Wknd. KTBuzzon Inspired Living Indulge City Times KT Mobile KT ePaper KT Competitions Subscribe KT
Khaleej Times
Khaleej Times Google Plus Page Khaleej Times Facebook Page Khaleej Times Twitter Page Khaleej Times on Instagram
  Inspired Living
  Parent Talk
  Used Cars
Home > Business
Print this story
Restructuring ‘A Sensible Business Decision’

/ 27 November 2009

The Dubai government sought to reassure markets about its plans to seek a six-month delay in debt payments for its flagship Dubai World conglomerate.

The government said the restructuring plan was “a sensible business decision” that aims to ensure the group’s long-term success.

In a statement issued late on Thursday night, Shaikh Ahmad bin Saeed Al Maktoum, Chairman of the Dubai Supreme Fiscal Committee, said that the government understood the concerns of creditors and had anticipated the market reaction to its unexpected request.

Nonetheless, Shaikh Ahmed, who is also Chairman of the Dubai Civil Aviation Authority and Chairman and Chief Executive of Emirates Airline and Group, said that the government needed to take decisive action to deal with Dubai World’s specific debt problem.

“We want to ensure resources are deployed in the full knowledge that they are used to enhance the businesses of the Dubai World Group, build on the restructuring that has already been taking place and ensure long term commercial success,” he said in a statement issued by the official Wam news agency.

Stock markets in Asia fell for the second day on Friday as investors dumped shares in banks and construction firms seen as exposed to Dubai. However, European shares, which fell in early trading on Friday, regained their poise later in the day.

Shares on Wall Street, which was closed on Thursday for the US Thanksgiving holiday, opened lower but firmed up early in Friday’s trading session. The New York Stock Exchange fell initially by 2.7 per cent from Wednesday’s close, while the Nasdaq was down by 2.3 per cent.

Credit-rating agency Standard & Poor’s placed four Dubai-based banks on its “creditwatch” list late on Thursday, shortly after cutting the debt ratings for several Dubai government-owned and related companies. S&P said it was concerned about the banks’ high exposure to Dubai World.

Markets recoiled after the Department of Finance announced on Wednesday that Dubai World would be seeking to postpone its debt payments until May 30, 2010. Shaikh Ahmed’s statement seemed to be aimed at allaying fears among Dubai World’s creditors that it might default.

Dubai World owes $59 billion in debts. Its property subsidiary Nakheel is due to repay a $3.52 billion Islamic bond in December. Bank of America-Merrill Lynch estimated that Dubai entities will owe total debt payments of $3.8 billion this year, $12.3 billion in 2010, $19.0 billion in 2011 and $18.0 billion in 2012.

“Our intervention in Dubai World was carefully planned and reflects its specific financial position,” Shaikh Ahmed said. “The government is spearheading the restructuring of this commercial operation in the full knowledge of how the markets would react. We understand the concerns of the market and the creditors in particular.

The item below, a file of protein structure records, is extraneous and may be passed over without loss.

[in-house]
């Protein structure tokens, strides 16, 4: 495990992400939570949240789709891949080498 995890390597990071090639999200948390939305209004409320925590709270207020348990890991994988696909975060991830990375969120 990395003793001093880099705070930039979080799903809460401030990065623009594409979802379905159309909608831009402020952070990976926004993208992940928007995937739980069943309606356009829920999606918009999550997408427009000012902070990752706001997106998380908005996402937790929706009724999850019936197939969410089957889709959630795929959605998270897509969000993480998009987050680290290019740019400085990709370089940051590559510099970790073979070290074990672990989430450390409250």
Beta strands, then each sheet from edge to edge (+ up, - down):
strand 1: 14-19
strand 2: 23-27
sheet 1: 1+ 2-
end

“However, we have had to intervene because of the need to take decisive action to address its particular debt burden,” Shaikh Ahmed said.

Dubai, “like most global cities,” has faced its share of economic and social challenges in the current economic downturn. “No market is immune from economic issues. This is a sensible business decision,” he said.

In apparent anticipation that creditors and investors would be eager for additional details, Shaikh Ahmed said that the government would make further information available “early next week.”

Dubai announced its restructuring plan as world markets were still recovering from the aftermath of last year’s collapse in the US housing market and Lehman Brothers investment bank. Some analysts worried that the harsh international response might trigger a flight from emerging markets elsewhere.

But improving stability on European bourses and the lack of a rout on Wall Street suggested that markets were starting to regain confidence.

“It is likely to take at least a few days before the implications of the impact of a possible default from Dubai are properly digested but for the present it seems that the market is seeing this negative news as a blow to the global recovery but not one that will push it off course,” said Jane Foley, research director at Forex.com, a provider of online trading services.

Shaikh Ahmed said that unprecedented growth in Dubai and the rest of the UAE over the past decade has helped to lay the foundation for “what is now a broad-based sustainable economy beyond just natural resources.”

He added that Dubai’s “economic fundamentals, such as our highly developed infrastructure, strong transport and communications hub and regional financial centre will ensure Dubai remains an attractive regional market.”

·         business@khaleejtimes.com

·         With inputs from Agencies

Email: bruce@khaleejtimes.com

Print this story
comments powered by Disqus